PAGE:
For each compartment, baseline HIV-1 RNA levels for subjects with primary HIV infection were compared to levels from historical controls with established HIV-1 infection who were naive to antiretroviral therapy (Fig. 1). HIV-1 RNA in blood plasma was significantly higher for primary infection subjects than for controls (mean ± SD, 5.49 ± 0.80 versus 4.28 ± 0.82 log10 copies/ml; P < 0.001). CSF HIV-1 RNA levels were also significantly higher than for controls (3.24 ± 0.70 versus 2.14 ± 0.93 log10 copies/ml; P = 0.02). Levels of HIV-1 RNA in saliva and cervicovaginal lavage fluid were not significantly different between the two groups.

Fig 1.

Fig 1.

HIV-1 RNA levels in seminal plasma were variable among acutely infected patients but were not significantly higher overall for this group (3.96 ± 1.43 log10 copies/ml) than for historical controls (3.61 ± 1.16 log10 copies/ml, P = 0.44). Inter-individual variation was greater for HIV-1 RNA levels in seminal plasma than for blood plasma, saliva or CSF. For three subjects (`hyperexcretors'; Z04, Z08 and Z10) seminal plasma HIV-1 RNA was greater than blood plasma HIV-1 RNA on repeated measurements including after initiation of therapy (see Fig. 2). Systematic screening for sexually transmitted pathogens was not performed for the study protocol, but one hyperexcretor (Z10; baseline seminal plasma level 5.90 log10) had recurrent symptomatic genital herpes, and another subject with very high seminal plasma and blood plasma HIV-1 RNA (Z11; baseline seminal plasma level 5.74 log10) was diagnosed with early syphilis.

Fig. 2.

Fig. 2.

Back to Top | Article Outline

Viral dynamics

To estimate the relationship between time of infection and viral load in blood and other compartments during primary HIV infection, HIV-1 RNA levels measured prior to therapy were analyzed using different statistical models.

For blood plasma HIV-1 RNA levels, two samples were available prior to therapy for 13 out of 15 acutely infected subjects, providing longitudinal information for these individuals. To account for multiple observations per individual, generalized estimating equations were used to model HIV-1 RNA decline as a function of time from symptoms onset (Fig. 3). HIV-1 RNA levels showed a consistent decline that was most rapid for subjects closest to symptoms onset. Peak HIV-1 RNA slope was estimated at −0.79 log10 copies HIV-1 RNA/ml-week (6.12-fold) at day 5 from onset of symptoms. HIV-1 RNA decline slowed to −0.13 log10 copies HIV-1 RNA/ml-week (1.34-fold) by day 30 from onset of symptoms.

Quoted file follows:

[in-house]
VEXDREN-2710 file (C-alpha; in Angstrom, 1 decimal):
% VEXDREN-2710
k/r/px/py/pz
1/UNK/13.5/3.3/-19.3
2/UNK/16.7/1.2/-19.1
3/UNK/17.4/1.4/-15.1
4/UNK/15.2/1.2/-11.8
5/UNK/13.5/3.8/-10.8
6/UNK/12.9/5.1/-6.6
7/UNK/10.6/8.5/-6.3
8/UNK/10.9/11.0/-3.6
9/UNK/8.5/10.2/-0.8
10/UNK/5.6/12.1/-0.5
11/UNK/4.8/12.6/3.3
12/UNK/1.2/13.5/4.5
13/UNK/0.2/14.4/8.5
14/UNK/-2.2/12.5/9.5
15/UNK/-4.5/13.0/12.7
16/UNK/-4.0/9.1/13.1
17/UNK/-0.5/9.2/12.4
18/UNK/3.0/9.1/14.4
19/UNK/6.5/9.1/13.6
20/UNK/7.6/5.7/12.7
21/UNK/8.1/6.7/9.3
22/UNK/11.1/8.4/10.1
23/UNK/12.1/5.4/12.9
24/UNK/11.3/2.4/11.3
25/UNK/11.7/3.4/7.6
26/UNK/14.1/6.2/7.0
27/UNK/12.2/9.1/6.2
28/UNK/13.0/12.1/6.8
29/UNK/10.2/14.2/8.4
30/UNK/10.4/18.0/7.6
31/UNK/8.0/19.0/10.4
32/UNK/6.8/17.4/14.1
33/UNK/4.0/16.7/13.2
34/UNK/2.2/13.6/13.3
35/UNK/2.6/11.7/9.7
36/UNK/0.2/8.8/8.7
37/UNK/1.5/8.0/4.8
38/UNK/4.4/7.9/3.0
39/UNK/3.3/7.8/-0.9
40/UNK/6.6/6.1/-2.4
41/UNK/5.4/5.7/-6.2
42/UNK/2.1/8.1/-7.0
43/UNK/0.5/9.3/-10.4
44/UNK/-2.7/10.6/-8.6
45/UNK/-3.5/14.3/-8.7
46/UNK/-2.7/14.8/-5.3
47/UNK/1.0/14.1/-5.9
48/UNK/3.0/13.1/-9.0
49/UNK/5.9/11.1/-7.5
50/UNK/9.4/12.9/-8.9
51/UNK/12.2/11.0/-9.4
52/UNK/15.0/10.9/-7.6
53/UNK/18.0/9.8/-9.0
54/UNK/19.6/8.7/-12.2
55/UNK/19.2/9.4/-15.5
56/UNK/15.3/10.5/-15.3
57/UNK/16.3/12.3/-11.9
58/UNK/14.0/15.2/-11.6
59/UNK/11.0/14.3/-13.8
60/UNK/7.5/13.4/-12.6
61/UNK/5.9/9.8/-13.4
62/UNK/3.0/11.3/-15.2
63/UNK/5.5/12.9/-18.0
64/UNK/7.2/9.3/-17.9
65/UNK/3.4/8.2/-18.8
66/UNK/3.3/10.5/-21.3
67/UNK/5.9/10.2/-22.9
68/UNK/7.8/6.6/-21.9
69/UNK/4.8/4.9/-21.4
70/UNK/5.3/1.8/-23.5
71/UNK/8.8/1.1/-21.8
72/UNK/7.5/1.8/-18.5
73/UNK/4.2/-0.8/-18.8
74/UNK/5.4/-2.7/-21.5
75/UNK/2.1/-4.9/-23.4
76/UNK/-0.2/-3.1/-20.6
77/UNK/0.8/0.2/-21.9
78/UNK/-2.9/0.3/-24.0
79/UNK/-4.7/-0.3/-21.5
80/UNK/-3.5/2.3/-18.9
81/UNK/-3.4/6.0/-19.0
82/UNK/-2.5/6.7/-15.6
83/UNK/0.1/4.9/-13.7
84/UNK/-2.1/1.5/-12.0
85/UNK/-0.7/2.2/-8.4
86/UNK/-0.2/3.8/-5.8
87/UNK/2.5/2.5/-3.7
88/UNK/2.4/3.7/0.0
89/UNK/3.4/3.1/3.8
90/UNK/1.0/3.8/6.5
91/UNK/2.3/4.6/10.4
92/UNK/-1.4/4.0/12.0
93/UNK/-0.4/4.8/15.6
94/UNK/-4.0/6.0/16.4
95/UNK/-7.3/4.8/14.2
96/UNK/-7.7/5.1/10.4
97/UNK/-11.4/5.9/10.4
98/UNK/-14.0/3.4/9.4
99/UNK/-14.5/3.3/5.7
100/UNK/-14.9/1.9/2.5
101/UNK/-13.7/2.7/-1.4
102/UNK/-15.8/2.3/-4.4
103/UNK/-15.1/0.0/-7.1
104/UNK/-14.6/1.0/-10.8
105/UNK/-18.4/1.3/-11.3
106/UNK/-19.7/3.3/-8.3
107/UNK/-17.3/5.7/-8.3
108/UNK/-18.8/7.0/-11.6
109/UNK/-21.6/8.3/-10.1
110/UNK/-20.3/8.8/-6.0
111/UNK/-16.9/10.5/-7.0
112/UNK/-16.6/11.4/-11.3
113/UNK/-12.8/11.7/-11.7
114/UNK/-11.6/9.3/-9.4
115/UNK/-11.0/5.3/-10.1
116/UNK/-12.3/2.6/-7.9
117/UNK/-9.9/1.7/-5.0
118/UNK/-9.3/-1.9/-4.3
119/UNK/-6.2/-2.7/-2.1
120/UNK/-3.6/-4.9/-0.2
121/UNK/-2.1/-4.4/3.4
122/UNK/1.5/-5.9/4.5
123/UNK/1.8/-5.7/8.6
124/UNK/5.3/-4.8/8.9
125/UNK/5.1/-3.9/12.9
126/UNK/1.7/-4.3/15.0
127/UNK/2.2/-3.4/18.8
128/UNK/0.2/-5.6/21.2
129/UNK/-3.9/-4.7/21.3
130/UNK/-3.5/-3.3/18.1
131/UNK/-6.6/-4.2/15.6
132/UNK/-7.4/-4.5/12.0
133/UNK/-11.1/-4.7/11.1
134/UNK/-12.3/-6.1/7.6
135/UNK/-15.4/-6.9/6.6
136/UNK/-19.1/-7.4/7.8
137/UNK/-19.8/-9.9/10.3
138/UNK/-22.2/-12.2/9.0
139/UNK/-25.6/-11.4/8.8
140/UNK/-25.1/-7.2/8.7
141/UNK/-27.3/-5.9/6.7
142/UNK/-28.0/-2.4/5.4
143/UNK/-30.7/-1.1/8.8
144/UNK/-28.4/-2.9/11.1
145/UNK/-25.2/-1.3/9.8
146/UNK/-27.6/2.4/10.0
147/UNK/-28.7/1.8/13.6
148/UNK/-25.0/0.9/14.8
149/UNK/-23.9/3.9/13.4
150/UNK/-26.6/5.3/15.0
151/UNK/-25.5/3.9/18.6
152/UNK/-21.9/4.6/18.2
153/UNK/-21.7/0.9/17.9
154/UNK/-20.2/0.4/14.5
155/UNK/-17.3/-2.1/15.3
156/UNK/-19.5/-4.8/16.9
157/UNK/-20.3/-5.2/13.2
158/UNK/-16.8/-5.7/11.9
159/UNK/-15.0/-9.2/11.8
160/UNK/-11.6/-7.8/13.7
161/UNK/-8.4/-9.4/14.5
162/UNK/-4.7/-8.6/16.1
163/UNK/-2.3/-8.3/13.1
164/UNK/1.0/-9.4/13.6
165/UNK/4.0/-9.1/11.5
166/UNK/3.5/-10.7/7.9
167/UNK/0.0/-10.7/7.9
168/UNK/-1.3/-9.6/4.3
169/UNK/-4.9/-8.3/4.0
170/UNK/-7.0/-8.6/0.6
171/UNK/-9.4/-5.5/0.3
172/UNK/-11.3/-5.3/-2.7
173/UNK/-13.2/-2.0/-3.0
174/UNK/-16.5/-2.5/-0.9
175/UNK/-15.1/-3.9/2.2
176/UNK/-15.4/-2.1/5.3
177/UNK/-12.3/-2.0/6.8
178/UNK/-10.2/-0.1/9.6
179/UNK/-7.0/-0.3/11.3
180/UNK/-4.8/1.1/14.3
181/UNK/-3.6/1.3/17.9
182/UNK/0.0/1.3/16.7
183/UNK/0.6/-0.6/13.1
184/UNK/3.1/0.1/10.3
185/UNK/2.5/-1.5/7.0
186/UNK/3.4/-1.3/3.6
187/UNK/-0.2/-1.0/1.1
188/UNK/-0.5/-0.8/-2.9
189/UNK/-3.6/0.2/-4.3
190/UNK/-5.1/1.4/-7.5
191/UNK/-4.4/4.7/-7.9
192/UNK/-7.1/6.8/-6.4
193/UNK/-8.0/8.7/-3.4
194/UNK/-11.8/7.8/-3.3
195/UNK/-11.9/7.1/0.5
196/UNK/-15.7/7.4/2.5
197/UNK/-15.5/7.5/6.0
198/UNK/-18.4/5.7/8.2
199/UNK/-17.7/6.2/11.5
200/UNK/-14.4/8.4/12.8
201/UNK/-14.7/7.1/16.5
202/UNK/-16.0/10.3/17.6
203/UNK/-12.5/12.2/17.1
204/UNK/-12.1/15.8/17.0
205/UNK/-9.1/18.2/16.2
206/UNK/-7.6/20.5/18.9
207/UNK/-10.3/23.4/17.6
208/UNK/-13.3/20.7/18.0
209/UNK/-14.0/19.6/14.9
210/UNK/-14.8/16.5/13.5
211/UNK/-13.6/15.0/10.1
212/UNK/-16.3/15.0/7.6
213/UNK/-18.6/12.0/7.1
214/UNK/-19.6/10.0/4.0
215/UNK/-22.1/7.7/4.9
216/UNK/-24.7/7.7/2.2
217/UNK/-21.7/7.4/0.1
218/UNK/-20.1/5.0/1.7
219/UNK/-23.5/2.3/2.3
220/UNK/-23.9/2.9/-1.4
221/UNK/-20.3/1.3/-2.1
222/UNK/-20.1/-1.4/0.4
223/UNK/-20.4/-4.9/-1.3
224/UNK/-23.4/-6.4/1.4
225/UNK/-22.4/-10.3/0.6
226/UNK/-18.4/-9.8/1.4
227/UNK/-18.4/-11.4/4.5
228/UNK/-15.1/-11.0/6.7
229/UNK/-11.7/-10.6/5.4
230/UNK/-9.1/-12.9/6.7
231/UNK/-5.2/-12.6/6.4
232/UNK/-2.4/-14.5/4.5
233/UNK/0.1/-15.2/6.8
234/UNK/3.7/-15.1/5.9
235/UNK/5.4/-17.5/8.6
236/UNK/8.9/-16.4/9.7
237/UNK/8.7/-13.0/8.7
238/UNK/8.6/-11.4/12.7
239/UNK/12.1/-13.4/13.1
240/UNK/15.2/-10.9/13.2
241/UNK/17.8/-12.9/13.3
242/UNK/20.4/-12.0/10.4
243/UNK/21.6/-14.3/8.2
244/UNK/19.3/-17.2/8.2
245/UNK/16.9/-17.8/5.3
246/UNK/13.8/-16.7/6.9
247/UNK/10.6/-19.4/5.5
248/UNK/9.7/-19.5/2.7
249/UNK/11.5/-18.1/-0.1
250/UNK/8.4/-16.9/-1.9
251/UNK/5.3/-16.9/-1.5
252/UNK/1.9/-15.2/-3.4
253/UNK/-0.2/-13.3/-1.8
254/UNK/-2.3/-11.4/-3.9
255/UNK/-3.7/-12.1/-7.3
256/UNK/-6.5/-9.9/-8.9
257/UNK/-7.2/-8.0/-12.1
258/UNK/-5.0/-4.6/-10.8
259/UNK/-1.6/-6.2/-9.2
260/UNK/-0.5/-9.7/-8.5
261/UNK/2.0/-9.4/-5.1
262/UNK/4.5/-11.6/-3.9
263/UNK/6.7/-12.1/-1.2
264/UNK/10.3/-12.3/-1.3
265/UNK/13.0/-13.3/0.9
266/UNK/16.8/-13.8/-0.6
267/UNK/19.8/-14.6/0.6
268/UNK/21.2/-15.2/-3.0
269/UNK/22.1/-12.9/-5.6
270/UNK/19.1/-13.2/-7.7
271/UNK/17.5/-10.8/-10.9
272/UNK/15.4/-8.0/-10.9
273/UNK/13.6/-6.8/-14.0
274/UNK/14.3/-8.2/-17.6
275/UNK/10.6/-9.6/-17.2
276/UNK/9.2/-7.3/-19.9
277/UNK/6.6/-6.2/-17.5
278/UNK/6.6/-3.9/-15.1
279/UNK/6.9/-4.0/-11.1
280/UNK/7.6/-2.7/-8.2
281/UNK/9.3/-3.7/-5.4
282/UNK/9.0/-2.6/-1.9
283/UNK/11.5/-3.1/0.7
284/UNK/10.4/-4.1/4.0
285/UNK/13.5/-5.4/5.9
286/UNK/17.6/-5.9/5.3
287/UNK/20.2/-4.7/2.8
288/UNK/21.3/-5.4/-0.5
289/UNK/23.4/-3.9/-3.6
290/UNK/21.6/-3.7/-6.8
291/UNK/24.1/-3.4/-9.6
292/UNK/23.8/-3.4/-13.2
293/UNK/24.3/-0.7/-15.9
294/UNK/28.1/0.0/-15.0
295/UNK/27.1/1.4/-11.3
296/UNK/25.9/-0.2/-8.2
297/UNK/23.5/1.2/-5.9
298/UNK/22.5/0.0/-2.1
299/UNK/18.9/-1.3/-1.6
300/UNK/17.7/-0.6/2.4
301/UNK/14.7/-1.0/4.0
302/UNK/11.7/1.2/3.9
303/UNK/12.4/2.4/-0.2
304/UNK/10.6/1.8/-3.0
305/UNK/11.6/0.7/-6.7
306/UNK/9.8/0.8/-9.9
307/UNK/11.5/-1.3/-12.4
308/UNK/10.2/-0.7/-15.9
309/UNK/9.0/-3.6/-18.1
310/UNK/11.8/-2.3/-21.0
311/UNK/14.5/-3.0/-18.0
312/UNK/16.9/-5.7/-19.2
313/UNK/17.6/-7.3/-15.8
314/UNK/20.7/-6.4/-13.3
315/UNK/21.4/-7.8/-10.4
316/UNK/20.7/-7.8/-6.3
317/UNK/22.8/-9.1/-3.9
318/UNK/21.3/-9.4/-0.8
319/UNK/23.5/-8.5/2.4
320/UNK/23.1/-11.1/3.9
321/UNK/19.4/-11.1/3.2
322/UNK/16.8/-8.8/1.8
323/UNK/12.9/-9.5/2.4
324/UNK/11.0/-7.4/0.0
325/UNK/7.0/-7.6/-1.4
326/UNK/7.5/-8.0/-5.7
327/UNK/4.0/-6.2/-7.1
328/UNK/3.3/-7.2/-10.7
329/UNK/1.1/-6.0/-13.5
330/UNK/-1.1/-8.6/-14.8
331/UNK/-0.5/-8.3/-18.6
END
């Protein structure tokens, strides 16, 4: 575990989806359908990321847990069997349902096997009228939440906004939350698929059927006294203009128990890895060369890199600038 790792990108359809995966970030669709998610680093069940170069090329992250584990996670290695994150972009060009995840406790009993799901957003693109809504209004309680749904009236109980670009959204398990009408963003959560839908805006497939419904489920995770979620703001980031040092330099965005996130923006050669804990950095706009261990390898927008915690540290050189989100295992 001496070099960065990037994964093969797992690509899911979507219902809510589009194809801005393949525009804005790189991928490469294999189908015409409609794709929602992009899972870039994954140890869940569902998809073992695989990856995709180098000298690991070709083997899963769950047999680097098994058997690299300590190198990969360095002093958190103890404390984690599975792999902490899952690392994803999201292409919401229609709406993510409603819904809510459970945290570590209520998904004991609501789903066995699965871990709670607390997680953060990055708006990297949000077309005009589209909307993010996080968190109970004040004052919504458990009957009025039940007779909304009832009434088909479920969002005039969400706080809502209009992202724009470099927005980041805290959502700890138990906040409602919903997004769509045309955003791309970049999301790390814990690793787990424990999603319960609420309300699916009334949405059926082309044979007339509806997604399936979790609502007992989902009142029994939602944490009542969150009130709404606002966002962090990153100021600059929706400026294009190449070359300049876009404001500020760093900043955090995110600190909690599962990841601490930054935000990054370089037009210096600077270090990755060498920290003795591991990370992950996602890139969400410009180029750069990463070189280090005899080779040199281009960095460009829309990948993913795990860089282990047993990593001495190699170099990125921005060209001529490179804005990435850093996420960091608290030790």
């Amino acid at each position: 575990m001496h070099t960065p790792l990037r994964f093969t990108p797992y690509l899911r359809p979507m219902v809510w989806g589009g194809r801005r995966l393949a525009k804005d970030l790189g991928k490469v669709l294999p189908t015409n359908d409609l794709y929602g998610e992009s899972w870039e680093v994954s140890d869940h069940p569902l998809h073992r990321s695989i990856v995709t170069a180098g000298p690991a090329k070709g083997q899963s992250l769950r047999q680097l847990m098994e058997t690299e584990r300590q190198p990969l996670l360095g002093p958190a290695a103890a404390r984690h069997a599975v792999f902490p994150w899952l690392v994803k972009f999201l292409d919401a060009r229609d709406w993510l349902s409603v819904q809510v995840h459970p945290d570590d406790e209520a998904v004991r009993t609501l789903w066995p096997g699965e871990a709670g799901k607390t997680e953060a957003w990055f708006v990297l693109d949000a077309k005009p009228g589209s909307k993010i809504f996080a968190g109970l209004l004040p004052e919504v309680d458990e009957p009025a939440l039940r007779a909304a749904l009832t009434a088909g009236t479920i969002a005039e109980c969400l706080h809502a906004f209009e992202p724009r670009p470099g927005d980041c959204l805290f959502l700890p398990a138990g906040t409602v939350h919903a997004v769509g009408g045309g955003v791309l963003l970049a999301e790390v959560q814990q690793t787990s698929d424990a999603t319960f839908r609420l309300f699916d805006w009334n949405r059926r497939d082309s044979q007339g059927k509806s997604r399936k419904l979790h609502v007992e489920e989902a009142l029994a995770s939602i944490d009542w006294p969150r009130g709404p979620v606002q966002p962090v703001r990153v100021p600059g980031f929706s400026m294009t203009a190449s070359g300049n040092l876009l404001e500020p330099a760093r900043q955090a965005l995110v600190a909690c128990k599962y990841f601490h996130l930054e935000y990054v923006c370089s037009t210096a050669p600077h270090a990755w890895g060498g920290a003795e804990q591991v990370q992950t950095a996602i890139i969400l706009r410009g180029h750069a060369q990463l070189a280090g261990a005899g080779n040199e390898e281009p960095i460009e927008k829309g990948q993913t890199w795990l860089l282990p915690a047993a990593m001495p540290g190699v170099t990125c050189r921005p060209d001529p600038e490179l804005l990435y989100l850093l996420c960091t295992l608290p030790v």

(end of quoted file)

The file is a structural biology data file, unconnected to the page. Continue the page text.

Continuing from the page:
Fig. 3.

Fig. 3.

For other compartments, only one pre-treatment sample was available per individual. In order to allow inferences to be drawn regarding viral dynamics in these compartments during primary HIV infection, the relationship between HIV-1 RNA levels in each compartment and time from symptoms onset was described using correlation analysis (see Fig. 4). Similar to blood plasma, HIV-1 RNA levels were consistently higher in saliva for patients entering soon after symptoms onset than for those entering later, resulting in a strong inverse correlation of levels with time (r,−0.84; P = 0.002).

Fig. 4.

Fig. 4.

In contrast to the results in blood plasma and saliva, CSF RNA levels were not inversely correlated with time from symptoms onset and the relationship between the levels and time was not significant (r, 0.31, P = 0.61). The lowest of five pre-therapy CSF HIV-1 RNA levels was found in the subject donating CSF earliest in his illness (Z05, with lumbar puncture 14 days from symptoms onset). His HIV-1 RNA in CSF was 2.18 log10 (156 copies/ml) and his concurrent blood plasma value was 6.60 log10 copies/ml.

Seminal plasma HIV-1 RNA levels were variable with no observable trends over time (r, −0.13, P = 0.75), and only two women donated cervicovaginal fluid. The three earliest semen donors had moderately high HIV-1 RNA levels detectable in their first sample obtained within 30 days of symptomatic illness (range, 3.20–4.78 log10 copies/ml seminal plasma). One woman donated cervicovaginal fluid at 35 days from onset of symptoms and had HIV-1 RNA detected at a moderate titer (Z01, 4.16 log10 copies/lavage) within the observed range for established infection (Fig. 1); the second woman, Z13, donating at 62 days from symptoms onset had a lower level (3.32 log10 copies/lavage).

Back to Top | Article Outline

Compartmental HIV-1 RNA responses to antiretroviral therapy